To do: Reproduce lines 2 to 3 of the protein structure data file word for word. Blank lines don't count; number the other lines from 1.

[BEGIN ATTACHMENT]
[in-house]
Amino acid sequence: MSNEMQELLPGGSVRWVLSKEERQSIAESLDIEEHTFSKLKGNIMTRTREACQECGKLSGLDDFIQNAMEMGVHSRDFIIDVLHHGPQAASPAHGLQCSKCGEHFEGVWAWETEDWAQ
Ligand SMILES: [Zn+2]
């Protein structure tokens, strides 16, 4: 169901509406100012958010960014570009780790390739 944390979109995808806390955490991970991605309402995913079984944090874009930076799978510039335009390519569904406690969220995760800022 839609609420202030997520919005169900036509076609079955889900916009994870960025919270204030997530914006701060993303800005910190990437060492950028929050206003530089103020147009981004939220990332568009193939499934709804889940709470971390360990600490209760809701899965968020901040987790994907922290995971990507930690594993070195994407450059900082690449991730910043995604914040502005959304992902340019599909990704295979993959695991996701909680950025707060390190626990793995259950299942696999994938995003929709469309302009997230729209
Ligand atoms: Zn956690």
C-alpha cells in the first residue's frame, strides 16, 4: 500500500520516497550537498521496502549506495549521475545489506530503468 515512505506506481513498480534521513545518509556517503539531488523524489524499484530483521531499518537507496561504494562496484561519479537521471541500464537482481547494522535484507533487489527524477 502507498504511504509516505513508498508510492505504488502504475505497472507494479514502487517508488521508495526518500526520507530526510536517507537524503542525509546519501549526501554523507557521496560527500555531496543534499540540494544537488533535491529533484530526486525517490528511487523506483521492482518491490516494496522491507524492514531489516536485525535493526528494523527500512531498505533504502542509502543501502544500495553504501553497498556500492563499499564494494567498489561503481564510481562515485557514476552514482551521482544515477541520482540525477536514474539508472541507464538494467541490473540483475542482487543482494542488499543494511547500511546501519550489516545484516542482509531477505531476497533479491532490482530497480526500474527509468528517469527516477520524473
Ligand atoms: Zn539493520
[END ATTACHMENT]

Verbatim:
Amino acid sequence: MSNEMQELLPGGSVRWVLSKEERQSIAESLDIEEHTFSKLKGNIMTRTREACQECGKLSGLDDFIQNAMEMGVHSRDFIIDVLHHGPQAASPAHGLQCSKCGEHFEGVWAWETEDWAQ
Ligand SMILES: [Zn+2]